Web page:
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IBM Thinkpad Series TYou may remember that my TV co-host, Patrick, was considering the switch to Mac. He still has the Apple iBook at home, but at work he's toting around the new IBM X30 Thinkpad based on the Centrino chipset. I can't help eyeing it with some interest. It's lighter than the iBook, and much faster. Patrick is claiming six hours battery life, too, which is about three times what I'm getting on the Mac. I don't think I could handle the lack of a DVD player, though. But wait. IBM's T40 includes the DVD-ROM for just $1664 right now. I'm sitting on the web page staring at the machine. The price is right, and I should really spend more time with Windows XP, but I just can't bring myself to press the Checkout button. Despite all the compelling reasons to switch back to Windows -- it's cheaper and faster, I need to keep my WinChops® up, it supports the application we use for our TV scripts -- I can't buy a Windows notebook. I don't mind spending money on a Windows desktop. In fact, I just spent $500 to upgrade my home machine with a P4 2.5Ghz with 512MB DDR RAM and an nVidia Ti 4200 graphics card on the superb Asus P4PE motherboard. Yeah I run FreeBSD and Linux on the system, too, but it's mostly a Windows XP machine. Windows is fine on the desktop (especially if you want to play Unreal Tournament), but there's something intimate about a notebook. My iBook is my little plastic pal. I spend more time with it than my family (ask them - they'll be glad to tell you). And even though I'm very aware of the price I pay to use a Mac, there's just no other operating system I want to have such a personal relationship with.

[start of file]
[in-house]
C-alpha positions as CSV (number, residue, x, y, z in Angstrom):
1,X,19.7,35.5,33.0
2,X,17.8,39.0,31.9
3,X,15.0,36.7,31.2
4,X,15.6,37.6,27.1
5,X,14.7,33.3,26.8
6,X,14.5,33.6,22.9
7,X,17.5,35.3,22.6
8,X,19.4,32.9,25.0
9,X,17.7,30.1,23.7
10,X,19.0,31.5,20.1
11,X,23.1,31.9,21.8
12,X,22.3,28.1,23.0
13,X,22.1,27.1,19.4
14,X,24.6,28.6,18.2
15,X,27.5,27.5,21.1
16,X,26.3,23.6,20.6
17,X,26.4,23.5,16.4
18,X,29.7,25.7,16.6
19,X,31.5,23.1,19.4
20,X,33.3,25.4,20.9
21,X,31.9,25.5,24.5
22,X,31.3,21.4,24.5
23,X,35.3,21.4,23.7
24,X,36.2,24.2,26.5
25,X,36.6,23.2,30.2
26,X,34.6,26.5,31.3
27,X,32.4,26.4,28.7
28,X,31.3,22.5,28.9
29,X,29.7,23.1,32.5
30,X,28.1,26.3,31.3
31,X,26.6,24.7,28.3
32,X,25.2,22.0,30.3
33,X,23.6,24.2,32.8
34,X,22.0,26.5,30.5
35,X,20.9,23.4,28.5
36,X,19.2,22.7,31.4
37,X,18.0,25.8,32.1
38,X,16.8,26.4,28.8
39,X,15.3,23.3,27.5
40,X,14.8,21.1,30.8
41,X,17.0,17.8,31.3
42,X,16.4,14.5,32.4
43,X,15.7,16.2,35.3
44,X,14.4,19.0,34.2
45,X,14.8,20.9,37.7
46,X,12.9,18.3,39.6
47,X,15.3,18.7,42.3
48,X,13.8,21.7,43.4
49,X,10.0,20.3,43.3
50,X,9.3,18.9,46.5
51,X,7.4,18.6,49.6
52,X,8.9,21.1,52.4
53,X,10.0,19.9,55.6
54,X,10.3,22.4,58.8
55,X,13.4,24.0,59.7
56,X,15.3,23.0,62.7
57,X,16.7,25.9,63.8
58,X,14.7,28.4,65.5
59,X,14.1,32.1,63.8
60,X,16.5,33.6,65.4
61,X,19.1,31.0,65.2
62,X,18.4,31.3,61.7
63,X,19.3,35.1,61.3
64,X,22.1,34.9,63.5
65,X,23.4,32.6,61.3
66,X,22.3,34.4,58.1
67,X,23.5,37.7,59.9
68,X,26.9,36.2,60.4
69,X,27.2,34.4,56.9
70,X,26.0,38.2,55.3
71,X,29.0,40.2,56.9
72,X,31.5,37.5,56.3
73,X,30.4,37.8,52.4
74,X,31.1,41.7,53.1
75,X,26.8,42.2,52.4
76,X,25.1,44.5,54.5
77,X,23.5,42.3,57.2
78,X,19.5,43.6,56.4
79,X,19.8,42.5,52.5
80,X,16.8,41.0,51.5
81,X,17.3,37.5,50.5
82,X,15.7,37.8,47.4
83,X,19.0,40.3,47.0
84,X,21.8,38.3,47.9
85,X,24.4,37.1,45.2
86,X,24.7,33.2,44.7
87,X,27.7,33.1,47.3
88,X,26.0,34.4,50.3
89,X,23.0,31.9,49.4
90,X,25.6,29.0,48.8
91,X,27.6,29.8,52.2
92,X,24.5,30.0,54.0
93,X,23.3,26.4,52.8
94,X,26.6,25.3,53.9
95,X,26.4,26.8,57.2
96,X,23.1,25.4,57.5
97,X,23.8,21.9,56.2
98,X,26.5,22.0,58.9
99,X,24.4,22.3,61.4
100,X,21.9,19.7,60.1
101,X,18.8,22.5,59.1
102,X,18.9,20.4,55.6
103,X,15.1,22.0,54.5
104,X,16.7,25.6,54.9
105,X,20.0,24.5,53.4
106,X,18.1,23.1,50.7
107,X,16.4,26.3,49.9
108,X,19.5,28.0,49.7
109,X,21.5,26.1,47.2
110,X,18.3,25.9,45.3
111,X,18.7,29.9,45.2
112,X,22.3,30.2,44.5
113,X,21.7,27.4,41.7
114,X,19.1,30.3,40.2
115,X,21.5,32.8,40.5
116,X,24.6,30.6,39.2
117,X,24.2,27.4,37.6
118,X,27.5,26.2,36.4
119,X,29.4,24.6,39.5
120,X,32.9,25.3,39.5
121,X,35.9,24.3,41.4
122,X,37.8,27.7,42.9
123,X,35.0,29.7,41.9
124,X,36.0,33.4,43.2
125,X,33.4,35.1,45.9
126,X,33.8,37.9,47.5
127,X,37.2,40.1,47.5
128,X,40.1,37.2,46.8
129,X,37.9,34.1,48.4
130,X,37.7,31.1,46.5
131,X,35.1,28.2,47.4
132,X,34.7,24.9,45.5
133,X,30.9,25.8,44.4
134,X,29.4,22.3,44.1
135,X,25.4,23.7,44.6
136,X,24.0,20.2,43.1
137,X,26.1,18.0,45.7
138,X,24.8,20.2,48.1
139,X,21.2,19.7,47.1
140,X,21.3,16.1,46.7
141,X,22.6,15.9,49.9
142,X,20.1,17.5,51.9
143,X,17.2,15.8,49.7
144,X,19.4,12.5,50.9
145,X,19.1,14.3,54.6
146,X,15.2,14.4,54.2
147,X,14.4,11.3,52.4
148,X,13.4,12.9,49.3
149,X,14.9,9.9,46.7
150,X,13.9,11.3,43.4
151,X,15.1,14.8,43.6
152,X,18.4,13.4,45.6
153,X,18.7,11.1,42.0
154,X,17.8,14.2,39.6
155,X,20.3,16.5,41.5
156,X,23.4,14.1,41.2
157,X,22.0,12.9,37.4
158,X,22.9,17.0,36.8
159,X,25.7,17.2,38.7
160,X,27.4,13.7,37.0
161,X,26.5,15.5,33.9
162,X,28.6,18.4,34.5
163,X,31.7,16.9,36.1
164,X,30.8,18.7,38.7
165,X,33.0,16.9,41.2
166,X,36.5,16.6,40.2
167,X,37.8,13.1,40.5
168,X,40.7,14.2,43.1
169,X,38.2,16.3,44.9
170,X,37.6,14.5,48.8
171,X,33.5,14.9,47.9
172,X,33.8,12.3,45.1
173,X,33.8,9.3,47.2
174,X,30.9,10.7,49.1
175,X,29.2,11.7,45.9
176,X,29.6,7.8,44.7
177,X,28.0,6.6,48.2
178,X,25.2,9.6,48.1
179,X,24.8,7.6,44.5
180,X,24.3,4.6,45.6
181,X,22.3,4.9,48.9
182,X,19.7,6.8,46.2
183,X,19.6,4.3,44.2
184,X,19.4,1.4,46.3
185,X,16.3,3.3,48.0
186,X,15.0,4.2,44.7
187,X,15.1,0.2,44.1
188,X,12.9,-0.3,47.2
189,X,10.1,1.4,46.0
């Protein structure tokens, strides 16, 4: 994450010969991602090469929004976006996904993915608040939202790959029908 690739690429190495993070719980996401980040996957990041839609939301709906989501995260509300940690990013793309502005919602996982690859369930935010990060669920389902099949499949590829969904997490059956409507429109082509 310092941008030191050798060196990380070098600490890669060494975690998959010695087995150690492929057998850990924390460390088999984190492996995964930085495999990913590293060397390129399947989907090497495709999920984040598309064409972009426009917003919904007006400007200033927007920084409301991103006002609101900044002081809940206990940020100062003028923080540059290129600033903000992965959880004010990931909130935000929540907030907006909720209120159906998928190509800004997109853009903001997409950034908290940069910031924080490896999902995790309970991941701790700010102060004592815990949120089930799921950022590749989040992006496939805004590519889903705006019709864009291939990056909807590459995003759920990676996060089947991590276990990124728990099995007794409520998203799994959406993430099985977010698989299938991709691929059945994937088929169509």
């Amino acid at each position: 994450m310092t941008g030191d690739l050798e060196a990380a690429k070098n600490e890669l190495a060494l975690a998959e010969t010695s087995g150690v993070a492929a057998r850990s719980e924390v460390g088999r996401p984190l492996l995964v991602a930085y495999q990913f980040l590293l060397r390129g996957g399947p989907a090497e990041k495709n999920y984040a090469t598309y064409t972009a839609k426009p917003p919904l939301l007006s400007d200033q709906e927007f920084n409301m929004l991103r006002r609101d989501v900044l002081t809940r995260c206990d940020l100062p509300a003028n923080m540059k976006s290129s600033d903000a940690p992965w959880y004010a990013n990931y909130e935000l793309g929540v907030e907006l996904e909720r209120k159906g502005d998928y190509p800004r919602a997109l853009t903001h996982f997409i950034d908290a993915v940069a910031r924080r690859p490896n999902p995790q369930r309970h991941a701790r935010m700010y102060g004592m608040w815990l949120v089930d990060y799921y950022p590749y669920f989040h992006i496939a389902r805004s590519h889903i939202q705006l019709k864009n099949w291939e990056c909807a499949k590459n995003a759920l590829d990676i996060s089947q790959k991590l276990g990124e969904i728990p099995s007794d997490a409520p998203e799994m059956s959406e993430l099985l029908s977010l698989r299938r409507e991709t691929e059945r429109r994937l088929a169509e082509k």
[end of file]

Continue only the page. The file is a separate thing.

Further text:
AtariI haven't always been a Mac zealot. My first computers were an Atari 400 and a Northstar Advantage running CP/M. I did conceive a burning lust for the first Lisa I saw, and quickly consummated that desire when the Mac shipped in 1984. I have owned a Mac of some kind or another ever since - just as I've always owned a DOS or Windows machine. Nevertheless, I was pretty unhappy with Apple during most of the 1990s. Under a succession of execrable CEOs from Scully to Spindler to Amelio, Apple let Microsoft catch up then surpass it. Mac OS 9 was an antiquated rattletrap that crashed for any reason and no reason at all. But then Steve came back and Apple shipped Mac OS X, the closest thing to the perfect operating system ever created, and I rejoined the choir.

Microsoft has done more and more to discourage interoperability and lock people into the Windows universe, and Linux is just not pretty enough for daily use. Only OS X gives me a great looking desktop with that robust UNIX flavor I crave. I've trashed nearly all my Microsoft applications. Internet Explorer has been replaced by Camino, Powerpoint by Keynote. I've tossed Entourage in favor of Powermail, iCal, and Address Book, and as soon as NisusWriter for OS X ships, it's bye-bye Word. The Appleworks spreadsheet is no match for Excel, but it does enough for me, and it doesn't cost hundreds of dollars.

Most importantly, there's no more programmable operating system than OS X. Applescript, Perl, Python, and the tcsh shell ship with the computer. gcc and the best IDE and RAD development environment anywhere are free for the download. Even for someone with my limited skills, Mac OS X is an enticing programmers' playground.

So instead of spending my tax refund on a new Thinkpad, I've got my finger poised over the checkout button at the Apple store. I really like that 12 inch Powerbook. But... I just wish it were a little bit faster. And.. what if Dvorak's right and Apple is planning a move to x86? I sure would like to see OS X running on the Opteron or Itanium. Maybe I'll just stick with my old 600 mhz iBook for now. It's not all that slow, and after all, it is my little plastic pal.